amelia1_1.jpgI’ve been vaguely aware of Amelia Earhart for most of my life. How can you not be? She did daring flights when airplanes were in their infancy (in fact, still often called “airships”, as in The Good Ship Lollipop); the rose to prominence in a male-dominated field (which remains so to this day); and she tragically disappeared during her famed flight around a world. Yet, I guess I never gave her much thought.

I recently came across her book Last Flight in the library. Originally titled World Flight, this was her account of her flight around the world. She sent the chapter back to her husband during the trip. On the back cover it says, “Told with engaging humor, modesty, and charm…” They’re not kidding. I was in love with her by the second chapter. I dare anyone to read this book and not fall madly in love with Ms. Earhart.

For weeks I couldn’t bring myself to read the last chapter because after that, she’d be dead. Her voice would end forever; she would have nothing else to say. How do you say goodbye to someone who has been dead for over seventy years?

Last night I finally braved the last chapter. I’m left wondering how much she would have influenced the world if she lived. She speaks frankly about the absurdity of gender determinism and says that if boys want to learn sewing or girls want to fix motors, no one should stand in their way. She had planned, upon her return, to be a teacher/mentor for girls who wanted to be up to their elbows in motor oil, and had an offer from Purdue University to do just that. She was going to call her machine shop “Tinkering: For Girls Only.” It’s amazing how simultaneously she could be so cute and forward thinking. This was 1937, after all.

Her husband published the book posthumously, including a note she wrote (printed in her handwriting) in case she didn’t make it. It read:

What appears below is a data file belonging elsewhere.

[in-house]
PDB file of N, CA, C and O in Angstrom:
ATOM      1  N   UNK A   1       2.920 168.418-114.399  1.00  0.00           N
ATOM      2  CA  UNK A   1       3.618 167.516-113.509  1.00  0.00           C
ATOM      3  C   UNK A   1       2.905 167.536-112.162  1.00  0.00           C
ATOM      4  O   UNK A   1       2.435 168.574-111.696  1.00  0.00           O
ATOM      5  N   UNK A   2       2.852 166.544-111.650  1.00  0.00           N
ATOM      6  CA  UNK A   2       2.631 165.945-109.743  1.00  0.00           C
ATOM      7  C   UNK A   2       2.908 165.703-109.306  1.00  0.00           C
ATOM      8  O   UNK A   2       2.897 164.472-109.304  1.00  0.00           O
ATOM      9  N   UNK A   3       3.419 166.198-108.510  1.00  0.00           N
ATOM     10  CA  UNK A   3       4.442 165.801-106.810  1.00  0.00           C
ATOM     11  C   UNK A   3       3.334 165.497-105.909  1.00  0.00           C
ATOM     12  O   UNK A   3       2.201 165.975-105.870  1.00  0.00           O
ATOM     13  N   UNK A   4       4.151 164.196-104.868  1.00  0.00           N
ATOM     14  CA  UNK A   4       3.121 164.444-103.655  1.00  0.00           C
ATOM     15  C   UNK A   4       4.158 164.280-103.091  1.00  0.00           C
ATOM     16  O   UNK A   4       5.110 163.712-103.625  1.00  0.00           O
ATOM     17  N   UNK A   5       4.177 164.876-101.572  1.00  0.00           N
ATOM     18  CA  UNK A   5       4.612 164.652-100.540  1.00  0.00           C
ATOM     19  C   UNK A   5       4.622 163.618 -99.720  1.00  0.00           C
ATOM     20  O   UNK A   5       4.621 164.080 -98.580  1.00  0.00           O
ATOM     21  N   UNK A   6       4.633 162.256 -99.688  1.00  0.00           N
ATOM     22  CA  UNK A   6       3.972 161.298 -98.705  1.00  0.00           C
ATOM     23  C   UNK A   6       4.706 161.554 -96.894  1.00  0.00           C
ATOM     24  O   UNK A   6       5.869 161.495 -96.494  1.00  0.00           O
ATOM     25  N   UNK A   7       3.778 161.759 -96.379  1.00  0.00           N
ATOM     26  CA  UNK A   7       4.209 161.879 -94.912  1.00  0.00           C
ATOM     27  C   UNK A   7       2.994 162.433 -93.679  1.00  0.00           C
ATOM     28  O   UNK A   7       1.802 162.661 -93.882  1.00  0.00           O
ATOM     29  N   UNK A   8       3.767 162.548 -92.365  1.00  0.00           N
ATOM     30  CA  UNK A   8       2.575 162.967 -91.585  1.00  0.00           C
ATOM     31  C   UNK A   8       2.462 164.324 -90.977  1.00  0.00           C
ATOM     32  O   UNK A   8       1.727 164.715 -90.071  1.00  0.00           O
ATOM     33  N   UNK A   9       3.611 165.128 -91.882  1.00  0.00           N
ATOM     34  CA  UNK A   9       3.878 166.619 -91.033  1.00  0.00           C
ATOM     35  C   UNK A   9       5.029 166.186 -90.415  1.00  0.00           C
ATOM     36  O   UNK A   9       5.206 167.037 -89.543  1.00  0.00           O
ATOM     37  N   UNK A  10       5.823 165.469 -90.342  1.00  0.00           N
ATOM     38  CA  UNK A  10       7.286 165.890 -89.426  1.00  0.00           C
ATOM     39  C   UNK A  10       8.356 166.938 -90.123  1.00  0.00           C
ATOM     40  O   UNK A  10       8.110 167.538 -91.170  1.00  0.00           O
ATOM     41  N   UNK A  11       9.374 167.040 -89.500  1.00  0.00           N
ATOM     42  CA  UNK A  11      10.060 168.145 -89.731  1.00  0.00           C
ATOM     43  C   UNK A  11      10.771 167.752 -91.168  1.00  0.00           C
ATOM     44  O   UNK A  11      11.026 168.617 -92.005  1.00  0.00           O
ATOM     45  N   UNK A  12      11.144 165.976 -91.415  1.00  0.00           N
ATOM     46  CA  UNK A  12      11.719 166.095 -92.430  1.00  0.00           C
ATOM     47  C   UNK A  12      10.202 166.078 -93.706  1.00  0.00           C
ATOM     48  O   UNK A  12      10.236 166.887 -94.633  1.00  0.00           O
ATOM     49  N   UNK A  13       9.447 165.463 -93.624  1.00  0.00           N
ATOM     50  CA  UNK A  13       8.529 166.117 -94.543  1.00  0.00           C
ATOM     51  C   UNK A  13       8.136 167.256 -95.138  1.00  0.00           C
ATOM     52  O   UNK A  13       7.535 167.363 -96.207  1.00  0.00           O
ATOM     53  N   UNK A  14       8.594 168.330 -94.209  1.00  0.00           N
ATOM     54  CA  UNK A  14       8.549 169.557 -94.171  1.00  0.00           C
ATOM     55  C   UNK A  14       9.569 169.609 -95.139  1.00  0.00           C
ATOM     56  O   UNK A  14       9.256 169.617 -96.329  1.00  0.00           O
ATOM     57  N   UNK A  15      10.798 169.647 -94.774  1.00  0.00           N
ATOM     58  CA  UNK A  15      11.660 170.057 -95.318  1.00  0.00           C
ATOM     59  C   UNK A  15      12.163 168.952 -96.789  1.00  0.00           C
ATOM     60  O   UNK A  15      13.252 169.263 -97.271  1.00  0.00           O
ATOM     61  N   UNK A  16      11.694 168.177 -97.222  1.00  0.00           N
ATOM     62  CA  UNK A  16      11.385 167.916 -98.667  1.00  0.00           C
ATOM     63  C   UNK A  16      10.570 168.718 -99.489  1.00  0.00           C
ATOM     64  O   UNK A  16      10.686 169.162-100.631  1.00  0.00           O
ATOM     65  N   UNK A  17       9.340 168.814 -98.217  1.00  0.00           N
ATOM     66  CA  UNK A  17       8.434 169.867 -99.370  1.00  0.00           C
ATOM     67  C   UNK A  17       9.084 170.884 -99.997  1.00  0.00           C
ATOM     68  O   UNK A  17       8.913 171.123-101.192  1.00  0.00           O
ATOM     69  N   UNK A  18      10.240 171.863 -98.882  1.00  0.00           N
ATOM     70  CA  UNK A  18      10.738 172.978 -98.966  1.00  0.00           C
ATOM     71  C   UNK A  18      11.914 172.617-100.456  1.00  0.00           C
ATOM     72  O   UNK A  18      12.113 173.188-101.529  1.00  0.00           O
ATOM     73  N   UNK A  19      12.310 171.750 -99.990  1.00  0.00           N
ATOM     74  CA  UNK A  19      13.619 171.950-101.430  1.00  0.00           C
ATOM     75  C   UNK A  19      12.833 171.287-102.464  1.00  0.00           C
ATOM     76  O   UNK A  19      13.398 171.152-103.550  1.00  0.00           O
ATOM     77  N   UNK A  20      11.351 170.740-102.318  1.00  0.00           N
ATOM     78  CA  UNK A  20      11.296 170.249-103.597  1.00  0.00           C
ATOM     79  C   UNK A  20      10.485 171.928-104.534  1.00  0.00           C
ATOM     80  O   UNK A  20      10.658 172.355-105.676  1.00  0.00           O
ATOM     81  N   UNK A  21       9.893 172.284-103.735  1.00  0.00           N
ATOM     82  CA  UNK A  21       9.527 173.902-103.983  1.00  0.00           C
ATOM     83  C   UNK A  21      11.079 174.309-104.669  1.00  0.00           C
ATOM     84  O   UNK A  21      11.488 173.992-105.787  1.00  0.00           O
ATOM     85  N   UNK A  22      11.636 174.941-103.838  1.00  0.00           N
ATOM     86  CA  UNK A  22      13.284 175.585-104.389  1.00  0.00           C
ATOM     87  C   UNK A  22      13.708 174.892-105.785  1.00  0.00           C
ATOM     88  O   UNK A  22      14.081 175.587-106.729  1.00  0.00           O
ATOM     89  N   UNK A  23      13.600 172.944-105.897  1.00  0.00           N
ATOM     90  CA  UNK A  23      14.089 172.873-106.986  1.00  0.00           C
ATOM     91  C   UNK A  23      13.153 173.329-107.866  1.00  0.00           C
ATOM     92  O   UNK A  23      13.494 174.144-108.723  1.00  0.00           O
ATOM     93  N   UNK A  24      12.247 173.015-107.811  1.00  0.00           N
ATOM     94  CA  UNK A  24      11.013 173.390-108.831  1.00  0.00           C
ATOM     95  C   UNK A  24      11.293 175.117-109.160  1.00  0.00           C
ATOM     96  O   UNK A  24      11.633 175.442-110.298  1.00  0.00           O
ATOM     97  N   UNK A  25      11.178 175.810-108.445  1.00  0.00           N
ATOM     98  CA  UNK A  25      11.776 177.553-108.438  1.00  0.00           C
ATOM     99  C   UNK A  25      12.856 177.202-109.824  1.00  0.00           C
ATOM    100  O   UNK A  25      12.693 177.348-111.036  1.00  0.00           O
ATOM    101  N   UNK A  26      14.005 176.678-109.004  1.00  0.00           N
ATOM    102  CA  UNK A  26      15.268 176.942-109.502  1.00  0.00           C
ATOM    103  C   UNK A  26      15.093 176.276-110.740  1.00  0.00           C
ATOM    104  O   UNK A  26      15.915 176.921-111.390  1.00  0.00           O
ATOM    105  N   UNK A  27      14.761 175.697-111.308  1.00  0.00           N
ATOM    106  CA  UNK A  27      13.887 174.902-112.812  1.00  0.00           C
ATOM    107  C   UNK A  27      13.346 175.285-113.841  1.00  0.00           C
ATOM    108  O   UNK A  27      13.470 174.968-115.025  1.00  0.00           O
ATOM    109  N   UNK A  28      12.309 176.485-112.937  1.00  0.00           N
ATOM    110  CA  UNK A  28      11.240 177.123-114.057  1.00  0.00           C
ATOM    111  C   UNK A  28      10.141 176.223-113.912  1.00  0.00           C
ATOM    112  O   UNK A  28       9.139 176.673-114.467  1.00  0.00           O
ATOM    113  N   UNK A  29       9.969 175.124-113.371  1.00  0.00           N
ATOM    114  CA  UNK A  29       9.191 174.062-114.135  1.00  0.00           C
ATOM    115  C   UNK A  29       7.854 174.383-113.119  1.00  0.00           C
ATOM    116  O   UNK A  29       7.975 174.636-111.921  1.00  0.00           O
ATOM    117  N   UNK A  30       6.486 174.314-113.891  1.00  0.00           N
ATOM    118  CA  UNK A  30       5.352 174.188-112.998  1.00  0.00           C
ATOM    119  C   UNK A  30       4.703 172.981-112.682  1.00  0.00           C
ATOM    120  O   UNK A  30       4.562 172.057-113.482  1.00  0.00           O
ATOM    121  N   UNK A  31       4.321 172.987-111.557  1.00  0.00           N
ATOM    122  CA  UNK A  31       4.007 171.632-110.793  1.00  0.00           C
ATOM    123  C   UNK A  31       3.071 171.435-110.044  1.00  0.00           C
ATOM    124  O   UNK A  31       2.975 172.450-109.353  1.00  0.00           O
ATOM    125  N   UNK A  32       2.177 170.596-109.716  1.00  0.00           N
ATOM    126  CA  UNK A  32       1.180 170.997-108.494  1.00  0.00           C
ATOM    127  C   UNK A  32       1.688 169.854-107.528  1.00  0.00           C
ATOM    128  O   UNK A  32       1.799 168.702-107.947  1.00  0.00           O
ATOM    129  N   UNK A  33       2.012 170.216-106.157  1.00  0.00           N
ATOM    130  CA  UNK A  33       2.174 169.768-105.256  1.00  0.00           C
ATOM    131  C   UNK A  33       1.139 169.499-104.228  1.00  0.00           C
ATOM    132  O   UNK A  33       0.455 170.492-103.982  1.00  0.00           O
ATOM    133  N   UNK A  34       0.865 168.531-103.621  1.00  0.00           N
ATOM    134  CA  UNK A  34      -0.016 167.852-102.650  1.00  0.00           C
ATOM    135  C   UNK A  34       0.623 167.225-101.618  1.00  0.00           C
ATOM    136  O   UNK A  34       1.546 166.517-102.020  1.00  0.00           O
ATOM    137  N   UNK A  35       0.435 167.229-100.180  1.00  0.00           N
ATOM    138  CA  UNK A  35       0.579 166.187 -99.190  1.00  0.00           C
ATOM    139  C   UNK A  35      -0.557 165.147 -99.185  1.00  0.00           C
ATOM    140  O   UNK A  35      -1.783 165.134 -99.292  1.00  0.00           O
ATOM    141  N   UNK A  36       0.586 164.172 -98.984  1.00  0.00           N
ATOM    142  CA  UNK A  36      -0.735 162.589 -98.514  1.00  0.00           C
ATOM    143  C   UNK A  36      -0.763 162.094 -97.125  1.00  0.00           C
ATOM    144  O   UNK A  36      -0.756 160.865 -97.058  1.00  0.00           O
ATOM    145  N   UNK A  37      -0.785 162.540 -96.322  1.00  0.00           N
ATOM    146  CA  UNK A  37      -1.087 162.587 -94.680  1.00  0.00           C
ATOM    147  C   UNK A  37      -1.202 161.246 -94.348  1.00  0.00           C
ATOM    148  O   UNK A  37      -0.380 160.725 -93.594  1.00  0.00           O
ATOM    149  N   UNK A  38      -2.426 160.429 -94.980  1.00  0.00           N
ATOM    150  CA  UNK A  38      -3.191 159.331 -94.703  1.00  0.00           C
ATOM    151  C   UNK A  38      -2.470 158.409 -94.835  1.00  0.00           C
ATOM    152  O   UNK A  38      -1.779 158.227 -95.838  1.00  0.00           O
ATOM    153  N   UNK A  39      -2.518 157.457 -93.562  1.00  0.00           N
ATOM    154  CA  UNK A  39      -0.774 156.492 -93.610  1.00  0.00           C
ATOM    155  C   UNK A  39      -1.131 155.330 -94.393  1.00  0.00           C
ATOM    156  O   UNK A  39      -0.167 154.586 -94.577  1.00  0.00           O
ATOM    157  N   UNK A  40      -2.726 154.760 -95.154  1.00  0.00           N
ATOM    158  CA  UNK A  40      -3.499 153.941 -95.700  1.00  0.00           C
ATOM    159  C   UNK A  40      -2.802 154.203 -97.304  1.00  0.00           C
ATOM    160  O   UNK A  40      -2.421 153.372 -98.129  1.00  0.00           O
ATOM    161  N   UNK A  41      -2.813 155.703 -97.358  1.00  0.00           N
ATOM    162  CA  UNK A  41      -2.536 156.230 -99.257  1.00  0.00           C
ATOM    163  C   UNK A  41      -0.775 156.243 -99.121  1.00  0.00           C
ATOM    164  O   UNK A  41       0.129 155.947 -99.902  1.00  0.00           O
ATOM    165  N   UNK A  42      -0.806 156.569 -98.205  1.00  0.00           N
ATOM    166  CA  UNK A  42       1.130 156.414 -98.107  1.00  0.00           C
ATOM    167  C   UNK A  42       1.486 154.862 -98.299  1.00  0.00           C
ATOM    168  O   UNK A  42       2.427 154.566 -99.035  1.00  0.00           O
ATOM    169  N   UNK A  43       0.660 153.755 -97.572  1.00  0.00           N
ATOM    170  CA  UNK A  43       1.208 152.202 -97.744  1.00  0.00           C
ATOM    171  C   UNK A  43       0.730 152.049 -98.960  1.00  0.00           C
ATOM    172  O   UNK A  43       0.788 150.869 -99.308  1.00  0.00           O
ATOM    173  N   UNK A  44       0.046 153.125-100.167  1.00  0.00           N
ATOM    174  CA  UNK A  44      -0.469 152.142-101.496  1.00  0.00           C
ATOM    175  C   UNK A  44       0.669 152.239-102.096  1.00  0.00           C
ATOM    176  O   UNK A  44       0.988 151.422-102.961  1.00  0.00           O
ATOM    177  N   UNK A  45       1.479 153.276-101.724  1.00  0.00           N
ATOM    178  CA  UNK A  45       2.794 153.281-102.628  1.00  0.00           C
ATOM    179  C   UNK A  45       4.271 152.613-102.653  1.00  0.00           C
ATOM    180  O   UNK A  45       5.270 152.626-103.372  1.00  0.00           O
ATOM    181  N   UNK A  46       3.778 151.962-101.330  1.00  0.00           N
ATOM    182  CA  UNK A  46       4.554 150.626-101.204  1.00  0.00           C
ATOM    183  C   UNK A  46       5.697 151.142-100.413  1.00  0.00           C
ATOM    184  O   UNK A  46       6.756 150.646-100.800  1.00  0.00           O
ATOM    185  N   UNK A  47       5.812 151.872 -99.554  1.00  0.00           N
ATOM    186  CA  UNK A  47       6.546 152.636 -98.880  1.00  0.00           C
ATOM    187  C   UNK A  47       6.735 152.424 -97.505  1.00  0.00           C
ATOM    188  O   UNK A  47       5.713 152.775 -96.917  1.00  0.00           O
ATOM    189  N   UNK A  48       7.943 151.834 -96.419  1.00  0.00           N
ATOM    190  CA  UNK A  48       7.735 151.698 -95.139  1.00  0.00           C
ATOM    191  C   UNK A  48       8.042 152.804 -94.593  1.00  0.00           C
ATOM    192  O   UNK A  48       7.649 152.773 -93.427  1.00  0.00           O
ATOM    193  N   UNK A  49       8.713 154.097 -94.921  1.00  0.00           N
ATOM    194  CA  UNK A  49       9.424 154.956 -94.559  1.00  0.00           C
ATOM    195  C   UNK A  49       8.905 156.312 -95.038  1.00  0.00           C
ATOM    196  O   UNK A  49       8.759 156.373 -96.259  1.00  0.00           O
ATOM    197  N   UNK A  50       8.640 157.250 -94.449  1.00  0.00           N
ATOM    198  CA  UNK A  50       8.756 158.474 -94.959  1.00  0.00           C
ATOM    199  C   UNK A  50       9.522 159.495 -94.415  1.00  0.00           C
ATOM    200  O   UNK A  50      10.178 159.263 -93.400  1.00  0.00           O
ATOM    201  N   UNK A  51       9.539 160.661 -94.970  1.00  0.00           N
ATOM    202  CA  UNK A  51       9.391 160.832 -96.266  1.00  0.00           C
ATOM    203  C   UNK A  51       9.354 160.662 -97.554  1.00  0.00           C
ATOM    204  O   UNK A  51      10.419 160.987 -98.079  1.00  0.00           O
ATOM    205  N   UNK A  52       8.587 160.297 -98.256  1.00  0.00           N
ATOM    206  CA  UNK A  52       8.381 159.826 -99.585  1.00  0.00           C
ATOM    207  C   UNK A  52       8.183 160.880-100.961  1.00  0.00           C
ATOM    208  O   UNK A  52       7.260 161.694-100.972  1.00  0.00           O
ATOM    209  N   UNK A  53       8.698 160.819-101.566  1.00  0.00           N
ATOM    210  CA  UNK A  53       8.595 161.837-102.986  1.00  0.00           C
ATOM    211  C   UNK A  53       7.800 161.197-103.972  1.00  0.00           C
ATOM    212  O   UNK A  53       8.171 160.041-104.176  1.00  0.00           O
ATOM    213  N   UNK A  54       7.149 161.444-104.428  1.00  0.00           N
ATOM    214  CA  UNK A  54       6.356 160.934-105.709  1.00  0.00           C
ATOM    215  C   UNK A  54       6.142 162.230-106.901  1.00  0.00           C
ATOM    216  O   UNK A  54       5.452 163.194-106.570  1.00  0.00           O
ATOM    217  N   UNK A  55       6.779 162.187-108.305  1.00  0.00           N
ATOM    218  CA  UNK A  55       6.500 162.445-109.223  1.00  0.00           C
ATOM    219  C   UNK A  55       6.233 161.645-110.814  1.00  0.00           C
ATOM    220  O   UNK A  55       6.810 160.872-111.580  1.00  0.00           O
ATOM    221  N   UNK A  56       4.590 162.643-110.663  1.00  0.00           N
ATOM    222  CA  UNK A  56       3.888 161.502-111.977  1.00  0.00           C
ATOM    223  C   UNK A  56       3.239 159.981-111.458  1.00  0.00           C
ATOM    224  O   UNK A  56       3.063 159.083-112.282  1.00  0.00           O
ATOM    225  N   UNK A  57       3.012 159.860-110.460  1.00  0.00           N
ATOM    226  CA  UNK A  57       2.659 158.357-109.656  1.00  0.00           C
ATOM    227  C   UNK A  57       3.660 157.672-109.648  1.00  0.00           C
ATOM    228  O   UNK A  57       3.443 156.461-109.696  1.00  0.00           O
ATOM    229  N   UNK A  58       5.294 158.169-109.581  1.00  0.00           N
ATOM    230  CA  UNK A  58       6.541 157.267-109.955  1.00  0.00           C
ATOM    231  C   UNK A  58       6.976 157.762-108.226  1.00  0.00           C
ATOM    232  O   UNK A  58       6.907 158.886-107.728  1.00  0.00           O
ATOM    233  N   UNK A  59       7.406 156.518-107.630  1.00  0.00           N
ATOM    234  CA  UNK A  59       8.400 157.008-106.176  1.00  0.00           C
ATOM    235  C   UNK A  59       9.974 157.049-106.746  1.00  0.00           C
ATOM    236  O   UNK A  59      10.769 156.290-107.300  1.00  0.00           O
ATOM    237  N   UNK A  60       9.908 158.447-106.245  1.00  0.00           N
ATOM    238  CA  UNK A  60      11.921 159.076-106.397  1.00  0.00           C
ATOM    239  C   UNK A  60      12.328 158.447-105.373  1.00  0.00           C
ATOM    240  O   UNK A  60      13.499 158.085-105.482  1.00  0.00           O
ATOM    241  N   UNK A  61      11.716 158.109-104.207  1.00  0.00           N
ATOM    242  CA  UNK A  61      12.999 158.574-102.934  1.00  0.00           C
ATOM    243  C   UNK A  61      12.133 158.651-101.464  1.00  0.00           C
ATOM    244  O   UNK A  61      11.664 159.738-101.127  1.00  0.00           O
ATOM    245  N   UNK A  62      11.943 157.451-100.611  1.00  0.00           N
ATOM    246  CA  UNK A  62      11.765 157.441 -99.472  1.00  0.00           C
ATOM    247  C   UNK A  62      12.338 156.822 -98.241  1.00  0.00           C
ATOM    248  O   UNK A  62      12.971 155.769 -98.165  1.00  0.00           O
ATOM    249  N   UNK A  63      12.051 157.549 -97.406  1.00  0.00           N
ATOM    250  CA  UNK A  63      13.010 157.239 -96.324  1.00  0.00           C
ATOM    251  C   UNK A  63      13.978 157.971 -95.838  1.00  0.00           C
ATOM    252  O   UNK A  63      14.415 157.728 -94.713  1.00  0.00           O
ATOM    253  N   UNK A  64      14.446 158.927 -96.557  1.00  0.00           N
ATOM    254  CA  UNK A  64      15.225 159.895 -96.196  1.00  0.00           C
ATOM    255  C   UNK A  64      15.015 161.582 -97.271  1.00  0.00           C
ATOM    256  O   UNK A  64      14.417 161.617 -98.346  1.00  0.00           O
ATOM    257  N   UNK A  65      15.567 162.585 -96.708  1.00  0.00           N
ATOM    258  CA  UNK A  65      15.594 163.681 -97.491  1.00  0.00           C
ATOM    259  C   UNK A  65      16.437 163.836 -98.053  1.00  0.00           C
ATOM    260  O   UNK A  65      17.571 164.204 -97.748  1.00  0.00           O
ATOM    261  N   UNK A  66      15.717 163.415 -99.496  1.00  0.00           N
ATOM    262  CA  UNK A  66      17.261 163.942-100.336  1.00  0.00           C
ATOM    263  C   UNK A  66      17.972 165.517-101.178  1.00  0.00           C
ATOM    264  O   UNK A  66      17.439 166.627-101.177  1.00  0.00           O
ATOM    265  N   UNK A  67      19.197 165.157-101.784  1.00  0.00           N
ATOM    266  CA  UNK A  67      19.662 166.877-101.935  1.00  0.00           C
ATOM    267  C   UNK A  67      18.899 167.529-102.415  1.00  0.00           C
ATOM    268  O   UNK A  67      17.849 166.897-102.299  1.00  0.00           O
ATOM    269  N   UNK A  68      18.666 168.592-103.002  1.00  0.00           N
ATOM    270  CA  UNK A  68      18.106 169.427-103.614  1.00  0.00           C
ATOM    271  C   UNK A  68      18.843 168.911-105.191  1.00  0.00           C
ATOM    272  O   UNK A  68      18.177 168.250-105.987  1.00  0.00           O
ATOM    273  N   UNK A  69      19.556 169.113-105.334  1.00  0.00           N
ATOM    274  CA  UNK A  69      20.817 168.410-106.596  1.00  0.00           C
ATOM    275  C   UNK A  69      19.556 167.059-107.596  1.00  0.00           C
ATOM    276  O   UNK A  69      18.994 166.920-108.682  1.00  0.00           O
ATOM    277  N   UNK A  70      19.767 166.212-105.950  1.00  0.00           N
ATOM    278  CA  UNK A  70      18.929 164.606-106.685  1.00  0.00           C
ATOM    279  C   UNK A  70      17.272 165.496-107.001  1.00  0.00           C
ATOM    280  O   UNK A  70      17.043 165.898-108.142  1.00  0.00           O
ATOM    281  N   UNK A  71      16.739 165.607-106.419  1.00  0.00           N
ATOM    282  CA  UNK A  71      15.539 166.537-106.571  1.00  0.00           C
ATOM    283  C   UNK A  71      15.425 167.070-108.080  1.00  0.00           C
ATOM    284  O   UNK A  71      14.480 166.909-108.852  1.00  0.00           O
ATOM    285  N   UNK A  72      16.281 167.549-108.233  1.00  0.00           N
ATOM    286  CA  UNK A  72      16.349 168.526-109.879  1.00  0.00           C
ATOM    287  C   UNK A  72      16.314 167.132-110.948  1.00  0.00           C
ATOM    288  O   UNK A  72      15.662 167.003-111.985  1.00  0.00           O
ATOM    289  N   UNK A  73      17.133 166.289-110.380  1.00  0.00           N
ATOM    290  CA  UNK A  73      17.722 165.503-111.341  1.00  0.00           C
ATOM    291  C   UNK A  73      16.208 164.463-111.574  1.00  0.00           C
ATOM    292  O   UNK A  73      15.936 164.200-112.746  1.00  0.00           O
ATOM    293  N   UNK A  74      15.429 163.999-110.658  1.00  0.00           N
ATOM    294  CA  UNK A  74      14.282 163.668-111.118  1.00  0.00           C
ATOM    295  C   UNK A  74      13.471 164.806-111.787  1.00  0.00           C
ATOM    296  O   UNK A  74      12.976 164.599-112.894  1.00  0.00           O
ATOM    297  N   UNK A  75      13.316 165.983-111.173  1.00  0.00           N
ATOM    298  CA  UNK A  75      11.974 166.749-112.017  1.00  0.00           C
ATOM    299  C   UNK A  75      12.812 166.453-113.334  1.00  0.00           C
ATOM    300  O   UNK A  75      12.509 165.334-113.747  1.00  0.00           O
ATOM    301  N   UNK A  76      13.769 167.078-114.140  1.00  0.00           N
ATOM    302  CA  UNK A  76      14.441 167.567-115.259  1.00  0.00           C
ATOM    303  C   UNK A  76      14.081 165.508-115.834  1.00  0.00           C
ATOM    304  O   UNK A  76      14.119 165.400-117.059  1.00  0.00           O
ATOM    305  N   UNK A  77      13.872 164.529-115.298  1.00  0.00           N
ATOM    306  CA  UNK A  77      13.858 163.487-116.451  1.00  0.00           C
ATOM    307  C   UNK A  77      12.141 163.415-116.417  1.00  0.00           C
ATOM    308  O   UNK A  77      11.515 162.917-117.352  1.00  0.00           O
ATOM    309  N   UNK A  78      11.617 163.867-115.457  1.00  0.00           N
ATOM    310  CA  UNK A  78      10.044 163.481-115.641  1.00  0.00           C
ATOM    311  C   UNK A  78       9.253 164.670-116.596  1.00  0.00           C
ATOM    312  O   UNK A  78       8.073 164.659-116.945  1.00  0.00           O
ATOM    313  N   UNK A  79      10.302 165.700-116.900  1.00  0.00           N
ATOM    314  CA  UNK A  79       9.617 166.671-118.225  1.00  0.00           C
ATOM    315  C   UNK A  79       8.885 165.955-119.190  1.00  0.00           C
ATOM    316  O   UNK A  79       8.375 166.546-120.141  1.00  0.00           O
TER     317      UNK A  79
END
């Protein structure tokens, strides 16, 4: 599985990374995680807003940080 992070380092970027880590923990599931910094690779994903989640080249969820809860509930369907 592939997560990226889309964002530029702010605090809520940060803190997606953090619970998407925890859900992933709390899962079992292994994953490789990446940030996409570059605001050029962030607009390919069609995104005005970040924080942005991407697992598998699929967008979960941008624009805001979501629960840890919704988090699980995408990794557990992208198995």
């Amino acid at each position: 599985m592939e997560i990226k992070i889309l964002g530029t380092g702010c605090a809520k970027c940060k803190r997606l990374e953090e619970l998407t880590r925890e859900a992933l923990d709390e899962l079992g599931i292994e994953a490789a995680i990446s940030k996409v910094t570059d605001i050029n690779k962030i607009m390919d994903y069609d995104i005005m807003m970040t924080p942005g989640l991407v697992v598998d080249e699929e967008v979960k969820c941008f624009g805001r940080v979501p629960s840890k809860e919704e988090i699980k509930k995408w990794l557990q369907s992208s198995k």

“Please know I am quite aware of the hazards.

I want to do it because I want to do it. Women must try to do things as men have tried. When they fail, their failure must be a challenge to others.”

So, sadly, I say: Goodbye, Amelia.


5 Responses to “Goodbye, Amelia”

  1. leftey cuccia on November 10th, 2009 10:14 am

    I saw the movie on Amelia’s life and, I realy thought it was put together quite well!I was amazed at how the woman who plaid the part of Amelia looked so much like her! I also liked how they put in the old news reels too! It was a little bit humorous, romantic, and last but not least—- very sad to me! GEEEE, I dont think I ever cried so much in a theater befor! I felt so sorry for her, and her husband! But you know, it says a message to us all.”Dont let anything get in your way of accomplishing your goals, no matter how times are or no matter how hard the goal is”!!! YES, i’ve learned things from this movie! It DID change me! GOD bless you and your loved ones Amelia Earhart!!!

  2. the nerger on November 10th, 2009 2:39 pm

    Well, that’s very nice “leftey” — unless you’re a shill for for the movie industry! ‘Cause this post is about HER BOOK, which everyone should read.

  3. Michelle on February 8th, 2010 5:16 am

    I love how they dared to mention the support of Eleanor Roosevelt, for in some ways Theodore just used her like some men had try to do to Amelia.

  4. the nerger on February 9th, 2010 2:01 pm
  5. Book Review: Promised The MoonThe Untold Story of The First Women in the Space Race | the nerge on November 21st, 2012 3:17 pm

    […] — they had a determination to be pilots that could not be shaken. We all know a bit about Amelia Earhart, but what many of us don’t know is how many other women were like here in spirit and […]

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